Incredible documents from Gloucestershire Archives: Airship flight at Cheltenham in 1910

The Willows No.2 non-rigid airship at Cheltenham’s Montpellier Gardens, 1910

The Willows No.2 non-rigid airship at Cheltenham’s Montpellier Gardens, 1910 - Credit: Cheltenham Chronicle & Gloucestershire Graphic 16 July 1910

The team at Gloucestershire Archives dust off the documents

Photograph of the Month

These images show the Willows No.2 non-rigid airship at Cheltenham’s Montpellier Gardens on July 11, 1910, just before it took off to return to Cardiff. The machine was built by Mr Ernest Willows (1886–1926), a pioneer Welsh aviator who was the first person to hold a private airship pilot’s licence. He is sitting in the ‘car’ bottom left and standing in the centre of the bottom right image. Willows had flown to Cheltenham from Cardiff on July 9 in just four hours, on the new airship’s second proving flight. Willows No.2 was 26.2 m (86 ft) long and 6.7 m (22 ft) in diameter with an 820 m³ (29,000 cubic feet) gas bag made from silk. It was powered by a J.A.P. 30-hp air-cooled motorcycle engine and the pilot sat in a bamboo and steel control car suspended below the hydrogen filled gasbag. Steering was done via a rudder and two swivelling propellers on either side of the car. The following month Willows flew to London, a 122-mile (196 km) flight that took 10 hours – a record for a cross-country flight in Britain at the time. It also made Willows the first aviator to cross the Bristol Channel in a powered aircraft.

Map of Winstone Hill, Miserden, 1881

Map of Winstone Hill, Miserden, 1881 - Credit: Reproduced from 1881 Ordnance Survey map with the kind permission of the Ordnance Survey

Spotlight on Maps

Browse early Ordnance Survey maps and you’ll often spot sites marked as ‘Castle (Site of)’ with an adjacent ‘Moat’. These typically mark the remains of ‘motte & bailey’ castles, and this is one at Winstone Hill, Miserden. This castle was in existence by 1100, sited on a rocky promontory on a meander in the River Frome, overlooking and controlling a ford on the river. Miserden was originally called Greenhampstead, but its name changed thanks to the Norman family who built the castle, the Le Musards. The first lord was Hascoit Le Musard, and his family retained ownership until the early 1300s – the one hiccup being in 1146, when Robert Musard, who supported King Stephen, was captured by Robert of Gloucester, and forced to surrender the castle to Queen Matilda. It was returned but by 1289 it was abandoned in favour of a new manor house to the west, by which time Greenhampstead had become ‘Musardene’ and later Miserden. The castle was partially excavated in 1915 and is now a scheduled monument as it has potential for nationally important undisturbed archaeological deposits relating to its construction and its military and political significance. 

The Buckland parish register for July 1551

The Buckland parish register for July 1551, recording an outbreak of the ‘Sweating Sickness’ - Credit: Gloucestershire Archives P65/IN1/1

Document of the Month

In an era where many new viruses have emerged, e.g., SARS, HIV, MER-coV, etc., and with Covid-19 still looming large, the Buckland parish register for July 1551 records an outbreak of a much earlier deadly epidemic. The ‘Sweating Sickness’, as it was known, claimed the lives of five villagers: George Holeirs, William Parrie, Richard Warckman, Robert Haie and William Goddarde. Also called the English Sweat, this was a mysterious, contagious disease that could cause death within hours. The first symptoms were chills and tremors, followed by fever, pain and profuse sweating. After 24 hours those infected were either dead or recovering. Mortality rates were between 30%-50% but oddly it didn’t strike the young or old but mostly the middle-aged, especially wealthy, upper-class males. There were five epidemics in England between 1485 and 1551 with one reaching mainland Europe. Its cause is a mystery, and no known modern disease matches the symptoms. Modern research suggests the disease vector was linked to climate (outbreaks were always in summer and usually preceded by prolonged rainfall and often flooding) hinting at a mosquito, tick, rodent or bat-borne disease. Current opinion is that a medieval ancestor of the hantavirus pulmonary syndrome is the most likely agent, although an unknown virus or even an anthrax variant are other suspects.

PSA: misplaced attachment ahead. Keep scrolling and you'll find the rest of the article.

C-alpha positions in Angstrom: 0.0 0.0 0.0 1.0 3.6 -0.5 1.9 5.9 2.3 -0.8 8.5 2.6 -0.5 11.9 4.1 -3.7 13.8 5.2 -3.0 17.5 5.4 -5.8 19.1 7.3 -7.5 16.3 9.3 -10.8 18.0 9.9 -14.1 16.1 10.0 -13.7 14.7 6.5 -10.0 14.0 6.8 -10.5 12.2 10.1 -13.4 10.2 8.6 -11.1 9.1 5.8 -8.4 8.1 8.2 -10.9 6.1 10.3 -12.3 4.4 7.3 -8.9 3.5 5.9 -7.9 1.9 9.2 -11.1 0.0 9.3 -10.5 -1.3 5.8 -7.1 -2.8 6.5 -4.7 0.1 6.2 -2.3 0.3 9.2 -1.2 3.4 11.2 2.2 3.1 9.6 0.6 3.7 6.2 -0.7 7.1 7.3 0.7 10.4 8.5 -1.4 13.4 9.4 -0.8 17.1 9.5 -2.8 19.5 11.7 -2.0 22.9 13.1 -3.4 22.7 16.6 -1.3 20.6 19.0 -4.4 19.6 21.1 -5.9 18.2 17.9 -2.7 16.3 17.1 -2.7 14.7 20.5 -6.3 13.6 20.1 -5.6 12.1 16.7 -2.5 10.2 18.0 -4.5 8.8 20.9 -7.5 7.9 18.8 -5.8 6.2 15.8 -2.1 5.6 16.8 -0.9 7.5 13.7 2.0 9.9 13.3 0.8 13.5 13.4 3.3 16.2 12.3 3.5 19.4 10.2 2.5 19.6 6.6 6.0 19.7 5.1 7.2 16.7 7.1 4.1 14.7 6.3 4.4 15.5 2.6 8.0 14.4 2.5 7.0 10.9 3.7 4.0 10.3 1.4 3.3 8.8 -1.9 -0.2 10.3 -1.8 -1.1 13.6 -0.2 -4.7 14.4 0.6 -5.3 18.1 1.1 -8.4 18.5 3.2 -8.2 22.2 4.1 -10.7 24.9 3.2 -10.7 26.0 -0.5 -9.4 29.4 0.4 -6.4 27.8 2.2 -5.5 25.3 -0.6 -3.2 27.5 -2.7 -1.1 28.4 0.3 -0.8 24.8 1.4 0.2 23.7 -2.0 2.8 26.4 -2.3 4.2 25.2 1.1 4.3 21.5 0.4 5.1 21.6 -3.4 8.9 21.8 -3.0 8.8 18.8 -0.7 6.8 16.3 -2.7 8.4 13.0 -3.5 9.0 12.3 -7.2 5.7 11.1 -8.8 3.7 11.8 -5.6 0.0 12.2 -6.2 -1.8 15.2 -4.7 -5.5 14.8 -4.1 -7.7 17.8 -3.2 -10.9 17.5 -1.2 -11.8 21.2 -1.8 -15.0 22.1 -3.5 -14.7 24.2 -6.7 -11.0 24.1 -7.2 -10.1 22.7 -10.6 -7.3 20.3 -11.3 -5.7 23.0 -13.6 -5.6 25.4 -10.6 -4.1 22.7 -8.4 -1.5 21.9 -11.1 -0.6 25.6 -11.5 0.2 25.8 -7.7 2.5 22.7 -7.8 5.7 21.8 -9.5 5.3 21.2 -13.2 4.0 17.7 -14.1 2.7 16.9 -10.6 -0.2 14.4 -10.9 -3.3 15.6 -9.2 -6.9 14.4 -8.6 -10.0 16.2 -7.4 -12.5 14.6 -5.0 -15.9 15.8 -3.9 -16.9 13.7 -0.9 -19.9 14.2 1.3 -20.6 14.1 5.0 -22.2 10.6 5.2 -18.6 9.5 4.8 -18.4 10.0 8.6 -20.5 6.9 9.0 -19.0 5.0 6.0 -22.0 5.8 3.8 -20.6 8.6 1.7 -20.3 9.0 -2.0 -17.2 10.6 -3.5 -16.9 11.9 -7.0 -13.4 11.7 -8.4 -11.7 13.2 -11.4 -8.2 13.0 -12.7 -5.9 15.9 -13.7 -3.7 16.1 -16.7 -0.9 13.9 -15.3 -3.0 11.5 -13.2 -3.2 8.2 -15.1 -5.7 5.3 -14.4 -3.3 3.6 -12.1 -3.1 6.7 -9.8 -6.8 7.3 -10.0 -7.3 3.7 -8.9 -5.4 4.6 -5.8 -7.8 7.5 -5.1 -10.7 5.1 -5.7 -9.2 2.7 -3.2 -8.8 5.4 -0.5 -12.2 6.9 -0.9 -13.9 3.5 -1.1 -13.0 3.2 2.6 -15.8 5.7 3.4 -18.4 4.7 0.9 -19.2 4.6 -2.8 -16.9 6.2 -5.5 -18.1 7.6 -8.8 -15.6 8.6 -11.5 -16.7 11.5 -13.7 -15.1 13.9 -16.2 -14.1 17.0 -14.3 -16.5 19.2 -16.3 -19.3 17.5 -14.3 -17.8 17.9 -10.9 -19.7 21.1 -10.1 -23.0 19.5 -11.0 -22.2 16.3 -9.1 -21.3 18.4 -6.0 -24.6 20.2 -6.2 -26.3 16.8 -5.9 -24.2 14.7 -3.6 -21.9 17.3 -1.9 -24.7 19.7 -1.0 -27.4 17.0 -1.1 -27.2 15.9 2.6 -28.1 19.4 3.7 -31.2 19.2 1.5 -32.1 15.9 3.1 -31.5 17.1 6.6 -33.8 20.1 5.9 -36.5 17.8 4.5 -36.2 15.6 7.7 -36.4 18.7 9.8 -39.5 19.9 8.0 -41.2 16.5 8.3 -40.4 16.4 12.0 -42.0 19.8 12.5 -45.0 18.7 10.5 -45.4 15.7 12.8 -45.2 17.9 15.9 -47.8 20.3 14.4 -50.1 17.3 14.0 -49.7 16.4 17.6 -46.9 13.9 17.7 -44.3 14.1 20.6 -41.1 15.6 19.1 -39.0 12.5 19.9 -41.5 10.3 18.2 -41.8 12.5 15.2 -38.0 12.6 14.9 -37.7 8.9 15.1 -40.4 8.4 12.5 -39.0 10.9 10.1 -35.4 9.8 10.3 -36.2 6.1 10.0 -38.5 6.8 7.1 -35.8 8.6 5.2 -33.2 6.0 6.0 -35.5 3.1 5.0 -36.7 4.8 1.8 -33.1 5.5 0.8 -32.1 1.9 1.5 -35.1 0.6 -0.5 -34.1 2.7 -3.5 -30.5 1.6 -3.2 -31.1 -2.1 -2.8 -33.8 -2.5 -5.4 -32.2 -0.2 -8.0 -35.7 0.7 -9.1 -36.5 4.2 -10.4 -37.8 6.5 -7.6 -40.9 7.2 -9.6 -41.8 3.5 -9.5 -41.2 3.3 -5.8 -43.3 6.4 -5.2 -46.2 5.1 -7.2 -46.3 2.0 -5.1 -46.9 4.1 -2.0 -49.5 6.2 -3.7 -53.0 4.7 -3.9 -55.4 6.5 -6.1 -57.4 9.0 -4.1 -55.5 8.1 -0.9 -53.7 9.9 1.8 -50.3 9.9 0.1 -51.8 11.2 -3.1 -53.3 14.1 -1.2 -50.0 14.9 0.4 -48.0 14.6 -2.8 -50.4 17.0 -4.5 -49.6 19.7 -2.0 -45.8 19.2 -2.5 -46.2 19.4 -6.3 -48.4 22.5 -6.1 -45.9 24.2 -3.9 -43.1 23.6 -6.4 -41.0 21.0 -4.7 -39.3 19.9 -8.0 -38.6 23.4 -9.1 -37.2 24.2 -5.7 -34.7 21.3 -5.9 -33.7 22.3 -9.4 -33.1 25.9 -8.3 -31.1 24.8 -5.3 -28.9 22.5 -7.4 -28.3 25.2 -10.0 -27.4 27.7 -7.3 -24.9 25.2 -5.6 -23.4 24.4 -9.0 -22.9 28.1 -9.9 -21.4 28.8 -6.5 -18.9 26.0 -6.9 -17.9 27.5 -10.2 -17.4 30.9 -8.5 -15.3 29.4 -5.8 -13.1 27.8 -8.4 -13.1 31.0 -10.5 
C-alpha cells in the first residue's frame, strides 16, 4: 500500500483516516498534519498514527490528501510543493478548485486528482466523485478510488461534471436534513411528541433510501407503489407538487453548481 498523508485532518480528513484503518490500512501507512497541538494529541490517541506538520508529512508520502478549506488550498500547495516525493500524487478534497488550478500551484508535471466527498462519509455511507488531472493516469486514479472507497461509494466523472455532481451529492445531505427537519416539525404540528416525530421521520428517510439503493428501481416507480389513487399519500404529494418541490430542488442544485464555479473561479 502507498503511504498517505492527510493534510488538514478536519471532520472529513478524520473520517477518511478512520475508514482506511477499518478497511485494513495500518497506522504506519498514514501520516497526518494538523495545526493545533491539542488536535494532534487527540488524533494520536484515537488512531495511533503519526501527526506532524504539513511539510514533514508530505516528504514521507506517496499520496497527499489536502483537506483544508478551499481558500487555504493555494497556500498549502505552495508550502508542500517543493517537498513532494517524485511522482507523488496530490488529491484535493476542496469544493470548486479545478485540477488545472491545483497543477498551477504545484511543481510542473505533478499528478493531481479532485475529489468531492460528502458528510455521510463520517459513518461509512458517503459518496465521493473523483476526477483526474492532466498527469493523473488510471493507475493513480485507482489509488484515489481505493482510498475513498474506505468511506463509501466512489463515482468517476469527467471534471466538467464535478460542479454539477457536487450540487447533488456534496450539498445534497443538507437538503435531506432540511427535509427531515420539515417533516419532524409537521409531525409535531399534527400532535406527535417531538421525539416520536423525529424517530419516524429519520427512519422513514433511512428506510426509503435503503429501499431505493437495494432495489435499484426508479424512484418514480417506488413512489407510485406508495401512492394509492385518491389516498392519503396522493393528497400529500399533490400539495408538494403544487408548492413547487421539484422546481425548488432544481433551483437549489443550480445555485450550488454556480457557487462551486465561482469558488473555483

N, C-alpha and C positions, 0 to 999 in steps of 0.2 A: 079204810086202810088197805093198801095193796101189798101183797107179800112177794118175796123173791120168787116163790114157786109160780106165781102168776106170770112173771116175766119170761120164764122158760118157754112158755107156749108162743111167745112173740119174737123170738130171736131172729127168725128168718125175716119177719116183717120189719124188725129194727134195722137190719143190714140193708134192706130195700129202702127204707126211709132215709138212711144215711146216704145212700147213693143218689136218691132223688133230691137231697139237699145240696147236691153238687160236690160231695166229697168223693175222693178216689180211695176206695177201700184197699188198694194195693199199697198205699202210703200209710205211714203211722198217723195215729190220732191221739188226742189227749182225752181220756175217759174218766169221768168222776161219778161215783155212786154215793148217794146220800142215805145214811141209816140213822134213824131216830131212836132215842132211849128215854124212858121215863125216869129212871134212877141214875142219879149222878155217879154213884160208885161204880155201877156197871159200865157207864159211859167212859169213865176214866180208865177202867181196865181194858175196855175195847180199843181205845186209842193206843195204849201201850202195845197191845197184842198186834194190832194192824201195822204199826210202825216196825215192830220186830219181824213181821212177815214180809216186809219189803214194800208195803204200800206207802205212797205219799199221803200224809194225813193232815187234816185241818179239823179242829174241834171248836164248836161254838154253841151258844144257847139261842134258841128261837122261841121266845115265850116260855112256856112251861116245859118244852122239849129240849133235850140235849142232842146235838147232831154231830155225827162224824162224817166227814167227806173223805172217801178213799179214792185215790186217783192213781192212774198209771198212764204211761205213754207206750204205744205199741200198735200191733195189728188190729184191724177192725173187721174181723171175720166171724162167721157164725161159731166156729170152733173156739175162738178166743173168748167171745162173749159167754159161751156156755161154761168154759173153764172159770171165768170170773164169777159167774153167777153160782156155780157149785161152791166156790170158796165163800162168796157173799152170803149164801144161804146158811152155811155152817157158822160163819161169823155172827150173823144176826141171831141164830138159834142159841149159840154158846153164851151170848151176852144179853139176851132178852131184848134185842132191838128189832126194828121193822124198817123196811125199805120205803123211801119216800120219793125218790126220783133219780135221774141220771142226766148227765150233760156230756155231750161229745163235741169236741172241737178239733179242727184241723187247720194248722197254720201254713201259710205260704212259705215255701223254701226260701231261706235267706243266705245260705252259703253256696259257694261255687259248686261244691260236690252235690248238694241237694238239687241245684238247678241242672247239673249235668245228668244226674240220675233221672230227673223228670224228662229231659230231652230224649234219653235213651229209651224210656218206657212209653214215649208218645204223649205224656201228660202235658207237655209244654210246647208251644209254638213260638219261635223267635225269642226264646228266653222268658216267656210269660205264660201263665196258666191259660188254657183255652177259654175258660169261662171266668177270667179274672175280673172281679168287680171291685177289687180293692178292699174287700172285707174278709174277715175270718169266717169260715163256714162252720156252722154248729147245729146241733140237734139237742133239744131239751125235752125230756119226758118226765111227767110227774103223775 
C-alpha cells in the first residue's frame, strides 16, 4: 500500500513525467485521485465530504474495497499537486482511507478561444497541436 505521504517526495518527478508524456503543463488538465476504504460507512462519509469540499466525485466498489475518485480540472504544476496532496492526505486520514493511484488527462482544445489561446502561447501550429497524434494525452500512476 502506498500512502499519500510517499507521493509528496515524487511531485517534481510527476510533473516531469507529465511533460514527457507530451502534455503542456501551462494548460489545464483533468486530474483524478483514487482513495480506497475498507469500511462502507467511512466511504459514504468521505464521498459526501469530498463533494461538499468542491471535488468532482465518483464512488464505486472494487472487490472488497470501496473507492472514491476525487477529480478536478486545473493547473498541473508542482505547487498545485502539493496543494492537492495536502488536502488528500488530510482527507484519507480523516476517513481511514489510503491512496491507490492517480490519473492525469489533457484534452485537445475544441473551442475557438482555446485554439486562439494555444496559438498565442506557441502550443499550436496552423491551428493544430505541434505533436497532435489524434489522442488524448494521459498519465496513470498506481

Mr Jeremiah Greenaway, photographed on the occasion of his retirement in May 1900

Mr Jeremiah Greenaway, photographed on the occasion of his retirement in May 1900 - Credit: Cheltenham Chronicle & Gloucestershire Graphic 16 March 1912

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Gloucestershire Character

With a magnificent moustache and mutton-chops, this is Mr Jeremiah Greenaway, photographed on the occasion of his retirement in May 1900. He’d worked for the Great Western Railway for around 40 years, having been Stationmaster of Kemble Station (then known as Kemble Junction Station) for 31 years. Born in Dodington in 1834, he had joined the GWR by the age of 22 and worked as a railway policeman – a term then used for a signalman. He lived in Cirencester but may have been assigned to Fairford Station for on January 3, 1857 he married Charlotte Lewis at Fairford Church. He was then transferred to Bedminster but by 1861 had returned to Cirencester as a goods booking porter. In 1869 he was appointed the Stationmaster at Kemble and this remained his main role until 1890 when he was promoted to Station Inspector. At Kemble he was noted for his pride in maintaining well-kept flower beds at the station and on several occasions, he won GWR prizes for these. He died at his home in Cirencester on February 29, 1912 and was buried in the town cemetery. 

Gloucestershire Archives, Clarence Row, Alvin Street, Gloucester, GL1 3DW,